Diet Soda Linked to Increased Heart Disease Risk
The trouble with diet soda is simple enough. Amongst other things, it has been determined that any person consuming more than two diet drinks per day runs a greater risk for heart disease.
The Unhealthy Effects of Diet Soda
I prefaced the concern over the association between drinking diet soda and running a greater risk for heart disease with the words "amongst other things." Before we explore the potential for heart disease, let's take a quick look at those other things.
- Diet soda could be bad for your kidneys. An 11-year Harvard Medical School study found that women who drank more than two sodas per day experienecd a decline in kidney function.
- A 2008 University of Minnesota study of 10,000 adults found that drinking just one diet soda per day could be linked to a 34 percent greater risk for metabolic syndrome. Symptoms of metabolic syndrome include belly fat and high cholesterol that enhances heart disease risk.
- Despite the name on the can, diet soda does not help you lose weight. A University of Texas Health Science Center study found that the more diet soda a person consumes, the greater the risk for becoming overweight. Those who drink two or more cans daily can grow their waistlines by 500 percent. It is believed that people who drink diet soda may overeat because the artificial sweeteners trick the body into believing it is eating sugar and the ability to regulate calorie intake is disrupted.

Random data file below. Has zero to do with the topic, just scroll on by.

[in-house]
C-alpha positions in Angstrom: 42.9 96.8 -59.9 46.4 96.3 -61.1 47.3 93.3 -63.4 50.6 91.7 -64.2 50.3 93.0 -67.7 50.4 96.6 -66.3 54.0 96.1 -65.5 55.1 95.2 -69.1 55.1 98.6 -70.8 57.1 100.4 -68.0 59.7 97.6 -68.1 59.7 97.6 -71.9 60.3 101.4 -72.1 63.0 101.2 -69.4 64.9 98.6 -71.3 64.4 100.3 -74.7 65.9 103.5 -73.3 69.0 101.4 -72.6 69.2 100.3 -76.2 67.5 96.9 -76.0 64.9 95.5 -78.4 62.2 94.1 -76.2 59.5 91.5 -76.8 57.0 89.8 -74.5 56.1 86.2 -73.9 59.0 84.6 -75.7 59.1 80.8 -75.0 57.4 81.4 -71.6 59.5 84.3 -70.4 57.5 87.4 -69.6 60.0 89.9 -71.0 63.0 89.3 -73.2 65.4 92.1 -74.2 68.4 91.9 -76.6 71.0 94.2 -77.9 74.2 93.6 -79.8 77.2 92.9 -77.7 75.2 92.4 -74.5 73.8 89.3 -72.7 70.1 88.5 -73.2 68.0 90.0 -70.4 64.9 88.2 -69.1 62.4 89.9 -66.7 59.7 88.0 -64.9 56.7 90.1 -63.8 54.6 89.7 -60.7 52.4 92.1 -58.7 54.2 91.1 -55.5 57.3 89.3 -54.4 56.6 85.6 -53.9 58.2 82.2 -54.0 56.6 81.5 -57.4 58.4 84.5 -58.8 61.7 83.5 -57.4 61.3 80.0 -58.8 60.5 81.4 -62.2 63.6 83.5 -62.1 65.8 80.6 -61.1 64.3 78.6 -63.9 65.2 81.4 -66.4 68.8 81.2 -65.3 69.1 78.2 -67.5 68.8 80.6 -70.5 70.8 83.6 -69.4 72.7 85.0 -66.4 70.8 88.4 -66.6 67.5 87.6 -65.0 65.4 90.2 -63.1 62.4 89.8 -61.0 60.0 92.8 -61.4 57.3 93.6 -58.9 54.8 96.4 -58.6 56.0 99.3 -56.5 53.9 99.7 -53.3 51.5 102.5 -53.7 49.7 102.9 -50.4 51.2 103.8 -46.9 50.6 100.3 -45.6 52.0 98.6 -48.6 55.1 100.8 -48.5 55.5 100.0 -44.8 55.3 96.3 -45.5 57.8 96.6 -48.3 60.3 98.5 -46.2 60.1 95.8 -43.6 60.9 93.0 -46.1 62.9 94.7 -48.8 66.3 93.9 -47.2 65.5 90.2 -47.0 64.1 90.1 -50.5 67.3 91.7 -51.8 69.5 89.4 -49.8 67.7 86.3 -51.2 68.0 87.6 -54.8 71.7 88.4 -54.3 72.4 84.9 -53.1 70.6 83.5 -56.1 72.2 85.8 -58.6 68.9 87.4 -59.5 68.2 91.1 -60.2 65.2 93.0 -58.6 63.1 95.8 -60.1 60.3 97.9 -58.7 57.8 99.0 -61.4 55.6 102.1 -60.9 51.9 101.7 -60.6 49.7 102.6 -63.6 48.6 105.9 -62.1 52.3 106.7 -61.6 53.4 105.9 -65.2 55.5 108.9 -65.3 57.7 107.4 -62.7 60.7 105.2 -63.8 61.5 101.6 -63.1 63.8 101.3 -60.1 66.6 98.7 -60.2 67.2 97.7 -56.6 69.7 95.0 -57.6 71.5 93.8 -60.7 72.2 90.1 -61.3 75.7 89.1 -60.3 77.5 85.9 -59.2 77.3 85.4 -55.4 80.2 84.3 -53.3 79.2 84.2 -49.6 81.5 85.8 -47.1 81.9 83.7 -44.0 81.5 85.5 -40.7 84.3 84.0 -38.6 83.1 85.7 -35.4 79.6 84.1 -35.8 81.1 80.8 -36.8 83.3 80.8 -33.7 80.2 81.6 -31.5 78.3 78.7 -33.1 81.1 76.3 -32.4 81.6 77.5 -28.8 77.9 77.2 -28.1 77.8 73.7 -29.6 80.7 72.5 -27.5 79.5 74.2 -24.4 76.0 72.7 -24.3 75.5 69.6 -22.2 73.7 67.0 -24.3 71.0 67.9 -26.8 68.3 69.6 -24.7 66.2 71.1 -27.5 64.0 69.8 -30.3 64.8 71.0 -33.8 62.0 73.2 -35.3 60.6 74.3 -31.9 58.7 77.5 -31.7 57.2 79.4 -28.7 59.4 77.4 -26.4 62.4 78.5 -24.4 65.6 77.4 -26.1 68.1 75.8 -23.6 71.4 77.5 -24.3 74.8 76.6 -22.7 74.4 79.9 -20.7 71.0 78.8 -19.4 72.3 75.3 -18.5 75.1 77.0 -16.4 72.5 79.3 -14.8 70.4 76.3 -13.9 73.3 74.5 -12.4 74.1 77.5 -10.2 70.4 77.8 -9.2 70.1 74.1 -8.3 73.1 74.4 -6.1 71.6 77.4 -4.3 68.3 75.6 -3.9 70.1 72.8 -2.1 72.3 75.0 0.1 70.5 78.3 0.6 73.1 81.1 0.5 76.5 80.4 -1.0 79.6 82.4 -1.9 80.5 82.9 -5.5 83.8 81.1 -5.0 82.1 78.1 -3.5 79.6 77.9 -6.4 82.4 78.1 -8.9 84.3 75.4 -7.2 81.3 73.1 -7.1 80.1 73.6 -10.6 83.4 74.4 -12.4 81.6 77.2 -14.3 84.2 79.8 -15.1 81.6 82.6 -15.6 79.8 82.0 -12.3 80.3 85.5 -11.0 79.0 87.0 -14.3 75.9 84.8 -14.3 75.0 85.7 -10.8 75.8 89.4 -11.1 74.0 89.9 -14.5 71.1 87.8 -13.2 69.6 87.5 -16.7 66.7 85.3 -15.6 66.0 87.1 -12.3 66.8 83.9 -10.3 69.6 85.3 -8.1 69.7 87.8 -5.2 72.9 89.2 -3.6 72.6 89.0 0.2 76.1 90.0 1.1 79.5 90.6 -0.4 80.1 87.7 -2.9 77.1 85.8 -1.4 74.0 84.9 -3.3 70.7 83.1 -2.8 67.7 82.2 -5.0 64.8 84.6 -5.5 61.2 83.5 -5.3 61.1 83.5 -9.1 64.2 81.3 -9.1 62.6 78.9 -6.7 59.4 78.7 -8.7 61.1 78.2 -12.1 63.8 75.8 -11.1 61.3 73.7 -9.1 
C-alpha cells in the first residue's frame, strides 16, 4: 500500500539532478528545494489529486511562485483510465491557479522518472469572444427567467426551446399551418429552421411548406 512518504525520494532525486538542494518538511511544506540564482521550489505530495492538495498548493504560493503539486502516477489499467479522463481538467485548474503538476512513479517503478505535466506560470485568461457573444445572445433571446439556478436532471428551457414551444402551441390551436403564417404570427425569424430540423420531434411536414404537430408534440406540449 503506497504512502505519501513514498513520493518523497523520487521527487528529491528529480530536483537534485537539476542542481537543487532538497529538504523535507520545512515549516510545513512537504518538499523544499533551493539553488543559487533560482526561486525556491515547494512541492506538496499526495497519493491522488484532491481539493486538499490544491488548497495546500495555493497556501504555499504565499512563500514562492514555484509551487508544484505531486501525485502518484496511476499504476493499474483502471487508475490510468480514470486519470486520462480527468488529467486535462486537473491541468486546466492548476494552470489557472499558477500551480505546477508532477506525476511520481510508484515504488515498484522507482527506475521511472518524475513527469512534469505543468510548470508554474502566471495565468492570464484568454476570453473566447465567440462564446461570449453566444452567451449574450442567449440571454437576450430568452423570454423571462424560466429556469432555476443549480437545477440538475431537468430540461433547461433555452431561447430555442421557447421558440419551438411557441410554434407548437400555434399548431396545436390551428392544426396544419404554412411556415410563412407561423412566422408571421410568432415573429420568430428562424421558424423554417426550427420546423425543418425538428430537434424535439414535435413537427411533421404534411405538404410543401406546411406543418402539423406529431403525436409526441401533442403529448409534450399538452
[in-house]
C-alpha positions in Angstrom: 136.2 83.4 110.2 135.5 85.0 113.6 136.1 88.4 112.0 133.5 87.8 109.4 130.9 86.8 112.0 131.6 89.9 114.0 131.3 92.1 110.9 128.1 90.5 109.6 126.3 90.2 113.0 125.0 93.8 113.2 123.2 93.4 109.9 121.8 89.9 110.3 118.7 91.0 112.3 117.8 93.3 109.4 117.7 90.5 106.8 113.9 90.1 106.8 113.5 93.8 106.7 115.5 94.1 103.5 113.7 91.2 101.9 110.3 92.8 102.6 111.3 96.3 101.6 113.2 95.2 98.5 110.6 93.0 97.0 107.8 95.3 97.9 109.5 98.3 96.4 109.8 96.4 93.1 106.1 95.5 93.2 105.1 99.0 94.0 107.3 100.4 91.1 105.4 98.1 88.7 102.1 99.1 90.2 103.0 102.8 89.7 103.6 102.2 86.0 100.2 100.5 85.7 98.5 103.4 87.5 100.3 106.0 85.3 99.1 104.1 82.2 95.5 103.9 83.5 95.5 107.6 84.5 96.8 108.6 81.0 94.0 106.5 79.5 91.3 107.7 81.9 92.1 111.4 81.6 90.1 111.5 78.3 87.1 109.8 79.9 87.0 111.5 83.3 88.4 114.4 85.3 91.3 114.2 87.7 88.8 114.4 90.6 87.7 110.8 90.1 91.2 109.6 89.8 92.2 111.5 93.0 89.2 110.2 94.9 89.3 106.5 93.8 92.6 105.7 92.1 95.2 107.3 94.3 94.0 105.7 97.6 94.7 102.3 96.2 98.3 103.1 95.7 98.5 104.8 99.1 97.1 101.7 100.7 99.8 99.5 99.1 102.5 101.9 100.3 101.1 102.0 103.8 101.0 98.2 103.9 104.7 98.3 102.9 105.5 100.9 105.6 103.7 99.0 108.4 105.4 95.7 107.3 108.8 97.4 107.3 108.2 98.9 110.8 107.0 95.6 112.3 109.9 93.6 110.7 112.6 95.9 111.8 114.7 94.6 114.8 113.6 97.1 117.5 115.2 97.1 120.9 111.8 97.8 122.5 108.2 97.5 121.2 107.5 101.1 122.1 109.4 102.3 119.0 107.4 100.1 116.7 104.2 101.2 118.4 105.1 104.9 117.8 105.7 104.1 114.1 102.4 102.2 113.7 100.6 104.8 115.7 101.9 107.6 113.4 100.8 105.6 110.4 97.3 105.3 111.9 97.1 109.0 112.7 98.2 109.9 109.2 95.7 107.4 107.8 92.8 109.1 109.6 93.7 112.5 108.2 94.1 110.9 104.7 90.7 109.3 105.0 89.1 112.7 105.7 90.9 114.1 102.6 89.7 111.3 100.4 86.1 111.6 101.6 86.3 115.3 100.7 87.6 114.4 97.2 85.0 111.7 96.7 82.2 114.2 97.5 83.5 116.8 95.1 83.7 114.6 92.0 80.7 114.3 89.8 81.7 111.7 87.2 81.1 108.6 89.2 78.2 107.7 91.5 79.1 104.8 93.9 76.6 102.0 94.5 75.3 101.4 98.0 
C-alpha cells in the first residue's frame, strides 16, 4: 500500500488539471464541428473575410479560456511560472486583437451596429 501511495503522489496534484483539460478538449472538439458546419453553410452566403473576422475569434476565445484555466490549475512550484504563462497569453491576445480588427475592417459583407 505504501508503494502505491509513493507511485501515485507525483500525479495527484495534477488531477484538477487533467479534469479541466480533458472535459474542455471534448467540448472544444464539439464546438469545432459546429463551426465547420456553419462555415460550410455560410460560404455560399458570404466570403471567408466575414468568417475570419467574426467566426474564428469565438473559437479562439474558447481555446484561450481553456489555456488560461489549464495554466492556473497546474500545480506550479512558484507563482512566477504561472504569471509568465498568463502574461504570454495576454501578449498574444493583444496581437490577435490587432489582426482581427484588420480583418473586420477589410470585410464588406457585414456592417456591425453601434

The Link Between Diet Soda and Heart Disease
Now that we have taken a look at "other things," researchers additionally found that women who drank two or more diet drinks per day were 30 percent more likely to have a heart attack or some other cardiovascular mishap than women who seldom consumed diet beverages. It also was discovered that 50 percent of the diet beverage drinkers were more likely to die. The findings are to be presented at a meeting of the American College of Cardiology.
The interesting find in the study is that it is not the diet drinks themselves that are the killers. Rather, it is that women who drink too many diet sodas are doing so to try to make up for unhealthy habits.
Sixty thousand middle-aged women took part in a decade-long study of women's health. They filled out a questionnaire that included questions about diet soda and diet fruit drinks. Researchers followed up to check on the health of these women almost nine years later.
They found that 50 percent of the women who consumed two or more diet drinks daily had some kind of heart disease compared to 6.8 percent of women who drank four or less diet beverages per week. The women who drank the most drinks were also more likely to smoke, be overweight, and have diabetes or high blood pressure.
At this point, there is only an association between drinking two or more diet beverages per day and the increased risk for heart disease. More research is needed to better understand this possible link.
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